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How One Organization is Ending Clubfoot in Developing Countries
Around the world, children are being born with congenital anomalies such as clubfoot every day, and many children in developed countries will receive simple treatments. However, in the developing world, children often have to live with an untreated clubfoot that will present intense challenges throughout their lives such as discrimination, neglect, poverty and even abuse. A company called MiracleFeet is changing the lives of children with clubfoot and offering cost-effective treatments to end clubfoot in developing countries.

What is Clubfoot?

Clubfoot is a deformity that affects 100,000 babies a year and is one of the most common birth defects globally. It is easily identifiable in infants and causes one or both feet to twist inward, which eventually causes the child to walk on his or her ankles. This occurs in fetuses who have abnormal developments in their tendons, bones and muscles, specifically in their legs and Achilles tendons.

In poorer countries, a shocking 80 percent of clubfoot cases are untreated, resulting in lifelong disabilities. It is unknown what causes clubfoot, but genetic problems may be one factor. This birth defect has been recorded throughout history and has most commonly occurred if a parent had a clubfoot. It is also more common in boys.

If an infant in a developed country is suspected of having clubfoot, it can be identified using an ultrasound. Generally, this condition had been treated by surgeries that greatly diminish the quality of life for these patients, especially in the developing world where victims have little access to proper treatment.

The Ponseti Method and MiracleFeet

The Ponseti Method is a great alternative to painful clubfoot surgeries that decrease the patient’s quality of life. This method has a 95 percent success rate, is low-cost and fairly simple. Instead of performing surgery, the child’s foot is manually aligned into its proper place using a variety of casts. In some cases, the procedure is successful within 20 days.

Treatment is supposed to start within a week of the infant’s birth when tendons are more elastic and correction for clubfoot is easiest. However, this method has also been used on older kids with some reporting that people can be successfully treated up to age 16.

MiracleFeet was founded by parents whose children suffered from clubfoot. This nonprofit is using The Ponseti Method to transform the lives of children born with clubfoot in developing countries all over the world. Its belief that healthy children add social, cultural and economic growth to their communities has fueled the organization’s desire to end this curable disability.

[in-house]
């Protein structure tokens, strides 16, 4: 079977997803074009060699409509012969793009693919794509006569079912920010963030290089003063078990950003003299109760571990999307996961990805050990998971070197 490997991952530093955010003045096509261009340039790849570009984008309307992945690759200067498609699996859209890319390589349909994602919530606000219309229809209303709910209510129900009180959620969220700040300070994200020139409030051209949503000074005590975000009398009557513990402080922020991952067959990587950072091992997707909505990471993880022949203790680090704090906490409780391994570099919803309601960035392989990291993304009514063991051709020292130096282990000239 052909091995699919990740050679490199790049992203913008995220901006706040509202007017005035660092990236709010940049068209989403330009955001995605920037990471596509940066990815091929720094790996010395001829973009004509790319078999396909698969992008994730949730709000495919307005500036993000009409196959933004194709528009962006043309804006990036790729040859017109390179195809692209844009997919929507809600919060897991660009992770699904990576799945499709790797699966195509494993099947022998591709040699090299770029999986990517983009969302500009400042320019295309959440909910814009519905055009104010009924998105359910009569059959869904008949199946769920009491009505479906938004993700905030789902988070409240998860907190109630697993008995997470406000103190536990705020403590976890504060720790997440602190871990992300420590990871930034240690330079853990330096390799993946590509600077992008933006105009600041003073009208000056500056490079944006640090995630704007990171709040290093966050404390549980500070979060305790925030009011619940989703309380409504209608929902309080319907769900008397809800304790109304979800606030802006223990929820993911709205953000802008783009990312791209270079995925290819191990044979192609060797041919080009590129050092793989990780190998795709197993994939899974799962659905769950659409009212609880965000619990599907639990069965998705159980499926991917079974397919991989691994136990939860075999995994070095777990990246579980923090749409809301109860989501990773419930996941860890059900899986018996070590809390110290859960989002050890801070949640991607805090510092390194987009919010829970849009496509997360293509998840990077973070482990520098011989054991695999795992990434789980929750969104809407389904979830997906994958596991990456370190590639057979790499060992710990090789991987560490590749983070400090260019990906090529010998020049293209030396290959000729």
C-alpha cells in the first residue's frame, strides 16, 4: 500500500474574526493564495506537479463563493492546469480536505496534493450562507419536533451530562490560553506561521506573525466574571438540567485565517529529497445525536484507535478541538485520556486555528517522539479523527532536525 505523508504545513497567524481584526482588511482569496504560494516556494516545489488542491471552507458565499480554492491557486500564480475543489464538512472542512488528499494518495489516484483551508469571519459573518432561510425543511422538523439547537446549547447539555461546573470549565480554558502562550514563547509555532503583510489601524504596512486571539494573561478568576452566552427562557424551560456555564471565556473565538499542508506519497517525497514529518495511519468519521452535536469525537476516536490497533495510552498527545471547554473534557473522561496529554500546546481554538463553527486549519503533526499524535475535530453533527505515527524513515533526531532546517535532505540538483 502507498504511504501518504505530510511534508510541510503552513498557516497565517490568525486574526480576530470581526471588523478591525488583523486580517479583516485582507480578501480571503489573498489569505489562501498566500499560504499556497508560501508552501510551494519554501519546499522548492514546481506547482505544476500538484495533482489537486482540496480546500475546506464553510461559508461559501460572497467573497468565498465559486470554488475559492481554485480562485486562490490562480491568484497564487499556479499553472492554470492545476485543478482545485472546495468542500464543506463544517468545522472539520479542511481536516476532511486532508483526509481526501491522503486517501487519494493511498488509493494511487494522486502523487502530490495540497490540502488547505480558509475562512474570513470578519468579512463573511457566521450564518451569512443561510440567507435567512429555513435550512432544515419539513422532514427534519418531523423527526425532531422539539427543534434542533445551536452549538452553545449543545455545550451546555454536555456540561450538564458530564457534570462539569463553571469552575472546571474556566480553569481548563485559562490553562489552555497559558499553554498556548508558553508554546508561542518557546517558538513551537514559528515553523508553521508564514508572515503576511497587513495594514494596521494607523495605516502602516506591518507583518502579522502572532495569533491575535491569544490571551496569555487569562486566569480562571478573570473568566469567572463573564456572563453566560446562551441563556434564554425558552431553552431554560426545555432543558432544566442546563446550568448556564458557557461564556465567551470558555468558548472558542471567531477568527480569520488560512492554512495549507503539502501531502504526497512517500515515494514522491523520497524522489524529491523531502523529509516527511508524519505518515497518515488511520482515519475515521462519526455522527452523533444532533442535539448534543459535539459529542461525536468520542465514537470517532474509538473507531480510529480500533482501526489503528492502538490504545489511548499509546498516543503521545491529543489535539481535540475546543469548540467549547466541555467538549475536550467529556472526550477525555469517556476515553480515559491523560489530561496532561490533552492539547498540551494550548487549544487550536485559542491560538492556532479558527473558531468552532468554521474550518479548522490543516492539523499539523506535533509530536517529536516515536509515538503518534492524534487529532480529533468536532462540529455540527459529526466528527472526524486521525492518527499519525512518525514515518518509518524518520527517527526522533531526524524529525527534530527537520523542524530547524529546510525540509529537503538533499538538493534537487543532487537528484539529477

MiracleFeet partners with local healthcare services in developing nations to provide low-cost treatment and support for families affected by this deformity. They also provide innovative braces for children suffering from clubfoot to wear at night after receiving treatment.

They are determined to improve the health of these children who are living with a curable disability. MiracleFeet has already been successful in 25 countries, helping over 31,000 children at an average cost of $250 a child. Its current goal is to help 50,000 children by 2019.

MiracleFeet’s Work in Nepal

MiracleFeet has helped many nations throughout Africa, Central and South America and Asia. Nepal is one country that has been touched by this organization. In 2004, Nepal had one clinic that practiced The Ponseti Method, The Hospital and Rehabilitation Center for Disabled Children (HRDC). This is still the leading provider of The Ponseti Method, having treated 3,721 children in its first ten years.

In June 2014, MiracleFeet opened The Lahan Clubfoot Clinic, one of their four clinics in Nepal. The Lahan Clinic is a joint operation between HRDC and MiracleFeet and was able to help almost 40 children within two months of opening. Now, MiracleFeet has helped 1,016 children in Nepal and is determined to keep working in the country.